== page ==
By SUCHEERA PINIJPARAKARN
SCB founded DV in February last year to oversee the bank’s investment in financial technology (fintec) and the development of financial innovations, with an initial investment budget of Bt1.76 billion.
Polapat Arkkrapridi, managing director, corporate venture capital at DV, said the company throughout last year had focused on investment in terms of venture capital, with one such outlay being its investment is Golden Gate Ventures, an early-stage venture-capital firm based in Singapore. DV has defined its investment as falling into three stages: pre-series A, or early stage; series A; and series B.
Early-stage investment means putting money into enterprises that might have ideas or early products, but no revenue as yet, he said, adding that this was not DV’s primary focus, however.
The company has to date concentrated more on investing in series-A enterprises, which means they have proven products and a few key customers, a higher number of sales people and are growing very fast.
Such enterprises, therefore, have the ability to acquire more customers, Polapat said. He cited DV’s direct investment last year in Ripple, a leading blockchain provider.
The move presents an opportunity for SCB, as Ripple is one of only a few blockchain companies that are targeting financial-institution customers, he said.
The main customer-base target at Ripple is not individuals, but large financial institutions like SCB, Standard Chartered Bank or HSBC. DV has entered into a pilot blockchain programme with Ripple, which has 12 major clients, including some large international banks, he added.
The information-technology team at SCB will make a final decision about whether to use Ripple’s product, but blockchain technology in DV’s view will be a major game-changer in financial services, the managing director said.
Every bank in Thailand will be going down the blockchain route, but the question is which will be the first to do so, and on which platforms, he suggested.
He said that while he was “not an IT guy”, he regarded Ripple as “a great investment”.
With SCB discussing with Ripple the potential for using the technology themselves, Ripple is now regarded by DV as a series-B investment prospect, he said.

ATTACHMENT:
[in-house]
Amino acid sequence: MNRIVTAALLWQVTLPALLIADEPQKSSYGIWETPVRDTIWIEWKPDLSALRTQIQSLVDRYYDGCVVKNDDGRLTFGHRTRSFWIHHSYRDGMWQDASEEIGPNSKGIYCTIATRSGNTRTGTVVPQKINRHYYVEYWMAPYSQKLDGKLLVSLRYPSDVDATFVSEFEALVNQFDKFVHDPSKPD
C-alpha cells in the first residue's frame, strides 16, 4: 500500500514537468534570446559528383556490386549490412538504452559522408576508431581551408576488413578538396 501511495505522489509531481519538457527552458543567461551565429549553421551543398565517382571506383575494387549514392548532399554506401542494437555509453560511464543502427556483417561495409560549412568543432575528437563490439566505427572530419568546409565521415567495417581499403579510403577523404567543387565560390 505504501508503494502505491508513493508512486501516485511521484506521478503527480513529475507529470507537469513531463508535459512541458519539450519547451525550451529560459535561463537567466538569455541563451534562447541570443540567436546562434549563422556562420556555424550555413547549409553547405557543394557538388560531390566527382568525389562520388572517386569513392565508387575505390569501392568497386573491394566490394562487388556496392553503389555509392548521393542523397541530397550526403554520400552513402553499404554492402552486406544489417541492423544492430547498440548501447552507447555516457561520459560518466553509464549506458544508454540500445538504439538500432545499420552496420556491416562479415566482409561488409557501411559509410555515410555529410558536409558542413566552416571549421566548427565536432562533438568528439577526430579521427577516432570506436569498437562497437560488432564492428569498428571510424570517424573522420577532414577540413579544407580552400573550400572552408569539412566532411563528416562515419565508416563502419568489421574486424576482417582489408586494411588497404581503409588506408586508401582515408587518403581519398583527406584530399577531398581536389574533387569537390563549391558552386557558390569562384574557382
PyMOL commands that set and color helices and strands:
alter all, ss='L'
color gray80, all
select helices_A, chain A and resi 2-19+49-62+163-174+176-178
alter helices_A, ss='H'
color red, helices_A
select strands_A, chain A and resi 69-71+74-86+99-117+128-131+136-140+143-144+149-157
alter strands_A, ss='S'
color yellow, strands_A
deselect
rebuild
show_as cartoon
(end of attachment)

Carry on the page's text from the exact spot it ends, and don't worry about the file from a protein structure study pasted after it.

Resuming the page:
Turning to this year’s main investment focus, DV will concentrate more on additional direct investment in start-ups that have exposure in the fields of artificial intelligence, big data, biometrics, cybersecurity and blockchain, and especially those with specific B2B potential in regard to trade finance, insure tech (insurance technology), and possibly wealth management too, Polapat said. “In 2017, we will keep an eye on getting such start-ups into our portfolio,” he stressed.
Polapat said SCB had recognised years ago that technology would disrupt the way business was done, and then decided a couple of years ago that the challenge was to decide what was the best way to handle that technology, as it was by its very nature unpredictable, the MD said.
The bank therefore created DV because it wanted a way to try and identify, and then handle, such disruptive threats.
“SCB wants DV to be what it calls its ‘early-warning radar’. We have a digital team in the bank, we have an innovation centre that can tackle all the near-term technology opportunities, but the bank wants a unit that is thinking a little bit further in advance – one that knows the threat coming over the next 24 months, but that would change business over the next five to 10 years,” he explained.
No-one knows exactly what financial services or banking will look like in the future, but SCB asks DV to try to understand what the financial sector might be like in the years to come, the MD said. While 2016 was the year of fintech, 2017 will be the first time that big corporates in Thailand set up venture-capital and accelerator programmes to support start-ups, he predicted.